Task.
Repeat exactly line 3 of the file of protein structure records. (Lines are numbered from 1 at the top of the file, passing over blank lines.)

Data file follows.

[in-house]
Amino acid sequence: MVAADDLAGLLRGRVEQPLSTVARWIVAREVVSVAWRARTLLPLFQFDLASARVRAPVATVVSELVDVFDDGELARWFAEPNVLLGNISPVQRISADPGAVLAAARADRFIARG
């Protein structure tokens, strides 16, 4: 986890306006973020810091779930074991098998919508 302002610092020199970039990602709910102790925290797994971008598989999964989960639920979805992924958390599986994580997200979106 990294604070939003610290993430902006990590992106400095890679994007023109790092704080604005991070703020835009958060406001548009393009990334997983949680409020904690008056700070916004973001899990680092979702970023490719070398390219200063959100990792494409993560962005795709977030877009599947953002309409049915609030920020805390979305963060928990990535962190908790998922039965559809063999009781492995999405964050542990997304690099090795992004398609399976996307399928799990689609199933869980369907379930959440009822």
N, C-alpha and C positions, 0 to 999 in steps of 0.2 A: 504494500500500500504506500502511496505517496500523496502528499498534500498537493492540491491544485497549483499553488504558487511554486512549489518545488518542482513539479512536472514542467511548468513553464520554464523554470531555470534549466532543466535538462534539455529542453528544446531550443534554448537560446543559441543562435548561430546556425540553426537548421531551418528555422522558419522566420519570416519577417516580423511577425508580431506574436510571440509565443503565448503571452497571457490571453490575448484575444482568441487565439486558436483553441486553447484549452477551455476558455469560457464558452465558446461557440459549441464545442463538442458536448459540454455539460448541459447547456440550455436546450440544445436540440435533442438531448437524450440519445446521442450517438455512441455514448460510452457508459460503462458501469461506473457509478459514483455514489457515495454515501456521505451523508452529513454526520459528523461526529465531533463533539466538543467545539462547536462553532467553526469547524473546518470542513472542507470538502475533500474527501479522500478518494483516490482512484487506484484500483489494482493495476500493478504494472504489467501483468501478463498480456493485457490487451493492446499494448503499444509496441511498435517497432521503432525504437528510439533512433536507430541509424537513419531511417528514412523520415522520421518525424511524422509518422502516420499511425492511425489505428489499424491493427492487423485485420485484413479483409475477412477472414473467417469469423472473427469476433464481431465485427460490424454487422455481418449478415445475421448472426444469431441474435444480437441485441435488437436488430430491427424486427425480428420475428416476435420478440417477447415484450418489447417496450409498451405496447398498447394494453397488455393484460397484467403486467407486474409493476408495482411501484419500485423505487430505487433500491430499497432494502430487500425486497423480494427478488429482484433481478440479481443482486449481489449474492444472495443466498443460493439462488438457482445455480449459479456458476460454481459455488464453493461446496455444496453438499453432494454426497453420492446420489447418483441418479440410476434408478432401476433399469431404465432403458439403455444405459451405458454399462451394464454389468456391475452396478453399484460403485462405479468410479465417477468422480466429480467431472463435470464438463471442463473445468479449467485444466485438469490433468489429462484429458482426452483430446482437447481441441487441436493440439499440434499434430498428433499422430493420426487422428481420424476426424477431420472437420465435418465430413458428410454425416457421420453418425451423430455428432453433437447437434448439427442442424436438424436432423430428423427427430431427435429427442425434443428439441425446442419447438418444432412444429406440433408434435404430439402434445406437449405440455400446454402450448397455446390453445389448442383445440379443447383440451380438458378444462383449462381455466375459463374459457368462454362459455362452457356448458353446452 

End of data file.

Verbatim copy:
């Protein structure tokens, strides 16, 4: 986890306006973020810091779930074991098998919508 302002610092020199970039990602709910102790925290797994971008598989999964989960639920979805992924958390599986994580997200979106 990294604070939003610290993430902006990590992106400095890679994007023109790092704080604005991070703020835009958060406001548009393009990334997983949680409020904690008056700070916004973001899990680092979702970023490719070398390219200063959100990792494409993560962005795709977030877009599947953002309409049915609030920020805390979305963060928990990535962190908790998922039965559809063999009781492995999405964050542990997304690099090795992004398609399976996307399928799990689609199933869980369907379930959440009822």